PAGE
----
Skip to content
Published April 24, 2017

In my pointless endeavour to become an adult my fiancé and I got a rescue cat at the tail end of 2016. We named her Miku and she can be an ungodly nightmare 90% of the time trashing my house. But every so often when she’s worn herself out and she lies down on the carpet stretching her body out and hiding her limbs I see how cute she is and all is forgiven. Rain World is so close to being that feeling in game form, something that is wonderful to look at during it’s quiet periods but a stressful experience outside of that. Slugcat, your avatar in the world of Rain World, is unbelievably cute and everything is so beautiful, but when the rest of the game is just an elongated raspberry being blown in your face is it even possible to look past the flaws?

Rain World is a 2D platform survival game where you must traverse an oddly industrial, but uninhabited by humans, region to try to reunite with your family of slugcats. When you first load the game two things will occur to you, the first is that this may be one of the most impressively designed games in a long time. Pixel games have fallen somewhat out of fashion but the physics and art on Slugcat and other creatures is truly impressive, and with the backgrounds being reminiscent of detailed Amiga games from the 90’s there’s nothing to do but sit in awe. The second thing that will occur to new players is that you’ll have no clue what you’re doing.

The tutorial is along the lines of a couple of screens that will indicate that you can power jump and how to pick up food and weapons to throw but outside of that you’re left to your own devices. It’s as if you are left to house sit for someone but when you walk into the house there is a note from the owner backwards and in Japanese, the cutlery is taped to the ceiling and the walls are on fire. There’s something about learning a world’s rules and restrictions yourself, the latest Zelda has shown that can be a joy; a loose objective and an environment that is unfamiliar. But when you aren’t even entirely sure of the buttons or what the HUD means you kind of start to glaze over in the first 20 minutes of playing. Hours and hours in and I still can’t say with confidence what the majority of the screen is telling me.

In my time playing there have been patches that have addressed some issues with my early experiences but straight off the bat this game has one fatal flaw, it’s borderline unfair. Now in the week or two this has been out I’ve seen the alpha gamers have taken to the internet to spout off their usual ‘Git Gud’ attitude whenever anyone has anything negative to say about difficulty but that doesn’t apply to Rain World’s issues. Hard games can be fun, difficulty can cause frustration but also the highest levels of satisfaction in a game, with Rain World difficulty causes boredom. A large mechanic in the game is to collect at least four pieces of each in game day to be able to fill your stomach enough to hibernate in set checkpoint areas. The hibernation pods are hidden around the world and easy to miss if you don’t notice that the usual three white dots to indicate access to the next area is replaced by a small white rectangle. The game saves when you hibernate allowing you to return to this point whenever you die, the problem is these areas are incredibly few and far between. This means that should you die after exploring for 20 minutes you will be sent back to the last hibernation with your map reset and with nothing to show for that time apart from another run through that area to where you last died which makes the whole experience, quite simply, boring.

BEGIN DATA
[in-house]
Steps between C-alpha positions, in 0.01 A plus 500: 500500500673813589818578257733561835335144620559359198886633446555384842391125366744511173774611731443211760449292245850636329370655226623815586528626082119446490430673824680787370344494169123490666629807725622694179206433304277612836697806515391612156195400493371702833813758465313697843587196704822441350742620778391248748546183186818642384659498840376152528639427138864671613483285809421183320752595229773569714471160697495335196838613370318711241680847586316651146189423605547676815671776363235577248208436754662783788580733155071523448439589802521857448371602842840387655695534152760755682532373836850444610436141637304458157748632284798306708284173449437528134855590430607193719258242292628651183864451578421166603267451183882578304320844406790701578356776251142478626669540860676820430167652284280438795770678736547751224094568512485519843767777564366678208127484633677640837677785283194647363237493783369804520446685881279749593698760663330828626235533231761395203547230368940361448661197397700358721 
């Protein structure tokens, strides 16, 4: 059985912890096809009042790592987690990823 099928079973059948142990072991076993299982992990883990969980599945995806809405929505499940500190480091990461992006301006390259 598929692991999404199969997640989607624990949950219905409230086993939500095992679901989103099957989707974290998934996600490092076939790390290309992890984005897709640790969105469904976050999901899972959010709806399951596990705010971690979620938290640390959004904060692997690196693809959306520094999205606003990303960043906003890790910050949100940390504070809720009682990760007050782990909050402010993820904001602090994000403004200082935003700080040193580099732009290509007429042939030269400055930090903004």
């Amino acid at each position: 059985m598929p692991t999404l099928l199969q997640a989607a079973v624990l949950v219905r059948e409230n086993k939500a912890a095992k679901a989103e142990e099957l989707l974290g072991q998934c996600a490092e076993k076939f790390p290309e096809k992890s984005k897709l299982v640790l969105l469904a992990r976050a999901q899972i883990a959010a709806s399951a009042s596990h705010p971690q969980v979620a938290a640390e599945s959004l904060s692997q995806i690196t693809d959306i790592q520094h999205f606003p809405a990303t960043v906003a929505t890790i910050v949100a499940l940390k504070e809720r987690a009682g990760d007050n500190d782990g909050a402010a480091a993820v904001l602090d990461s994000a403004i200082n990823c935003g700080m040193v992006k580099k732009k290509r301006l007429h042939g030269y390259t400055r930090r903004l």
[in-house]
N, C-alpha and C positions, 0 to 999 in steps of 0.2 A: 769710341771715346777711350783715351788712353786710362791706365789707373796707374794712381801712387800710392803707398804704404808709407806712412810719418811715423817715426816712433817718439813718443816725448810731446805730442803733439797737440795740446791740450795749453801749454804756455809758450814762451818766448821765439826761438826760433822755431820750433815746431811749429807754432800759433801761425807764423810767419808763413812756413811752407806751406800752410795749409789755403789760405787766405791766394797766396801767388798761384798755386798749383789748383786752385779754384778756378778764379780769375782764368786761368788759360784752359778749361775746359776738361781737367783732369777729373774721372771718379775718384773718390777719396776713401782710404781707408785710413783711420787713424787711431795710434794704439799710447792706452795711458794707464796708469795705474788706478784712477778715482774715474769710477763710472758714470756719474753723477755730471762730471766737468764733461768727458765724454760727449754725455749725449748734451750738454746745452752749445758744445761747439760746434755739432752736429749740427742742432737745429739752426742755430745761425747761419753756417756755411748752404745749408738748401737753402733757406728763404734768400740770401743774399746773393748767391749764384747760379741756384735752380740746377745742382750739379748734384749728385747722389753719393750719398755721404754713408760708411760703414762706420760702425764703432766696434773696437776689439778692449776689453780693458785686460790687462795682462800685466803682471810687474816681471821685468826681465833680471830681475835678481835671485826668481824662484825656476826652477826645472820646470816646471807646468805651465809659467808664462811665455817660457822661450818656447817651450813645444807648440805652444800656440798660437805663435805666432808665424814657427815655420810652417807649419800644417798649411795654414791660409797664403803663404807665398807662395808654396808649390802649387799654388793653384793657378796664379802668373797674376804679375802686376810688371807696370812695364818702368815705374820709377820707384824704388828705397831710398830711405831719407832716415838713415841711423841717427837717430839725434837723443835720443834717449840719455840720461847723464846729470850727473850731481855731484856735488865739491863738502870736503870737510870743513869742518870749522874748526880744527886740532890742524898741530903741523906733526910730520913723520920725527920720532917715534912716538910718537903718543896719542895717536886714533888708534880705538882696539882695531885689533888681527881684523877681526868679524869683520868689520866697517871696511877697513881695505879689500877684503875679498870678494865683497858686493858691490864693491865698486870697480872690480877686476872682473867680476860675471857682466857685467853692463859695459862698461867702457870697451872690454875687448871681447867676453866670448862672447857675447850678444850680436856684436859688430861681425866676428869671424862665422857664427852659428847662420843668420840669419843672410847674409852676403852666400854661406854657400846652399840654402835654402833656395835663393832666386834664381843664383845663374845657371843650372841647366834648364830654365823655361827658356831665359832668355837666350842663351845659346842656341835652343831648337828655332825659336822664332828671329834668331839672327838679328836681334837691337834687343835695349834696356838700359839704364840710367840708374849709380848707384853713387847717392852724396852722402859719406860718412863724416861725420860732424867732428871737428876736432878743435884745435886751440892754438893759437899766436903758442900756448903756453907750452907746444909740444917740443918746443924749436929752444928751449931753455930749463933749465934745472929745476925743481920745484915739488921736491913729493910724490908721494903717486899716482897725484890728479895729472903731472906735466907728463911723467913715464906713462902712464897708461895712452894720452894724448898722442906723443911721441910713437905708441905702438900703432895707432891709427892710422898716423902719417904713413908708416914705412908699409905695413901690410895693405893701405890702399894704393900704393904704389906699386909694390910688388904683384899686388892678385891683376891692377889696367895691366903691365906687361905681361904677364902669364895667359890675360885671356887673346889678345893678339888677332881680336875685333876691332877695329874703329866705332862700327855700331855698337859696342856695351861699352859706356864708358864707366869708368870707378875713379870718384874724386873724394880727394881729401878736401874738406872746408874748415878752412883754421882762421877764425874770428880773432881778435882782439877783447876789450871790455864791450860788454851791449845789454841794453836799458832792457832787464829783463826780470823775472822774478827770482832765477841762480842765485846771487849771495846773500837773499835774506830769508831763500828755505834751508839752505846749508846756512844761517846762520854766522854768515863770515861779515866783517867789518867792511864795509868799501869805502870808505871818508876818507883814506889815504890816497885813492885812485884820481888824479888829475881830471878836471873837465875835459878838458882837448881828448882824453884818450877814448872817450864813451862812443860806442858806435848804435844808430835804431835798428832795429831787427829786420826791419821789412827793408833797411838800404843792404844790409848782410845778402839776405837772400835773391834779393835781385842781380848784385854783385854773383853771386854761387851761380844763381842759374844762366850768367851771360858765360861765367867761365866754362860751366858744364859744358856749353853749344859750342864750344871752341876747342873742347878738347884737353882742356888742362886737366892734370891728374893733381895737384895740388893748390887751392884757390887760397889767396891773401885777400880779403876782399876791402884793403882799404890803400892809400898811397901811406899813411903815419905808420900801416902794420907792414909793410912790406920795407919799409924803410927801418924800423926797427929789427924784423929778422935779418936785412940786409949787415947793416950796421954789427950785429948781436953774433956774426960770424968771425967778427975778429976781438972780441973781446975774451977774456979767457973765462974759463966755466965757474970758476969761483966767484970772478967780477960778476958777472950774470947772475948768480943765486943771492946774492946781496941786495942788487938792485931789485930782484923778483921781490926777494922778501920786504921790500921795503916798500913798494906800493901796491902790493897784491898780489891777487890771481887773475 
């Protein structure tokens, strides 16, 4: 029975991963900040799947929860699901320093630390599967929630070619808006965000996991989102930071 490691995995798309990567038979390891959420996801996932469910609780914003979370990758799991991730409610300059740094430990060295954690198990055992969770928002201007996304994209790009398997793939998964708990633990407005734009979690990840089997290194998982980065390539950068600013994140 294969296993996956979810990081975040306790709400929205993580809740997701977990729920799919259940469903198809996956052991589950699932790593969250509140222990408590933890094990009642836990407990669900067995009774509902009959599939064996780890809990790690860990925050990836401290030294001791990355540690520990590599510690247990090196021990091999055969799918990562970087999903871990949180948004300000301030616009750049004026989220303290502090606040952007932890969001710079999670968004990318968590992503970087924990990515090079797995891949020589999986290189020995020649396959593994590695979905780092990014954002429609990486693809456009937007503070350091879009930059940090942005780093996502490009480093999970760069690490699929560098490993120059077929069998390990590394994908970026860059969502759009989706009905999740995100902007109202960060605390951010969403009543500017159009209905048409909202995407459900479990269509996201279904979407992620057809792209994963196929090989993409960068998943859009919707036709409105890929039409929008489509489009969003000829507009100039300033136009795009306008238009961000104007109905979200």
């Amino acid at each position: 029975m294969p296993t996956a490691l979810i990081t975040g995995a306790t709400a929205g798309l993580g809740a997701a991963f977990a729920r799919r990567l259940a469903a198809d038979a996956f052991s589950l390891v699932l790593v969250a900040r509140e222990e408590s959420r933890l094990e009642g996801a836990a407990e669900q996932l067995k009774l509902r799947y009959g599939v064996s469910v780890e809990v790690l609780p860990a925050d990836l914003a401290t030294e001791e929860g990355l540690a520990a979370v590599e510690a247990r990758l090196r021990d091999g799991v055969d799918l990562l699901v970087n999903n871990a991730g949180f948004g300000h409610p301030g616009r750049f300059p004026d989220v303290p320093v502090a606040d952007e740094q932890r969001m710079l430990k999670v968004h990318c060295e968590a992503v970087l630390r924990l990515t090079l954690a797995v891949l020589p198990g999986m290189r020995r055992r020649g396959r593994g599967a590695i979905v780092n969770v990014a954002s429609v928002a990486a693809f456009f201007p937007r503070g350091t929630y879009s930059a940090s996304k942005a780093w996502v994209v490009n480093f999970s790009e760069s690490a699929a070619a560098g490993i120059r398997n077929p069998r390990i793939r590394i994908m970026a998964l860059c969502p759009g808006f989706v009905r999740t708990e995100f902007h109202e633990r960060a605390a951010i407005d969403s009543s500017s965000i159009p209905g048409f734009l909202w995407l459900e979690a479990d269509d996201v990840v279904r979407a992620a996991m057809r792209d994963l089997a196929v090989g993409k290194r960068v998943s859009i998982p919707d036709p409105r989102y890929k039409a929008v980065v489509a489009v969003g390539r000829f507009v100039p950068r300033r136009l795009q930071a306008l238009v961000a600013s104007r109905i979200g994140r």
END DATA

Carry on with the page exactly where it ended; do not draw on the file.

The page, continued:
Death is waiting for you on every screen, whether it’s the random assortment of enemies that are procedurally placed on each run or the impending down pour that each storm brings. If you’re not back in a hibernation area when the rain starts you are simply dead. Another common cause of death is unwieldy controls that don’t react the way you input. When jumping for a ledge or pole only to not grab or for slugcat to not move in a direction you have selected when an enemy is approaching, it just feels like the game is out to get you. I heard talk of hundreds of different screens being designed for Rain World, and I’m sure each are beautifully designed, but the game almost seems proud of the fact that the vast majority of players are not going to see them.

Going back to the ‘Git Gud’ mentality we can look at other difficult games and see there’s a couple of ways to handle different skill requirements. Hotline Miami, Super Meat Boy, Spelunky and other games of that ilk all did a fantastic job of having a quick death turn around. When dying hitting one button instantly took you back to the start of that screen meaning that you never felt like you were failing, you were just experimenting until you found the successful solution. Dark Souls tells the player nothing but it follows a logic you can understand, it had unfair moments where you could be jumped on or trapped but if you were extremely slow, cautious and boring you could pre-empt those issues. None of this seems possible in Rain World.

Rain World struggles to capitalise on its first impressions. Awe of its beauty and potential exploration is quickly outweighed by some cack-handed platforming and a reliance on trial and error where the error just wastes the players time and patience. With patches to fix this the game has potential to be a classic that could form a strong cult following, but as it stands I struggle to recommend this to anyone except to see the art. nike air max blancas nike air max blancas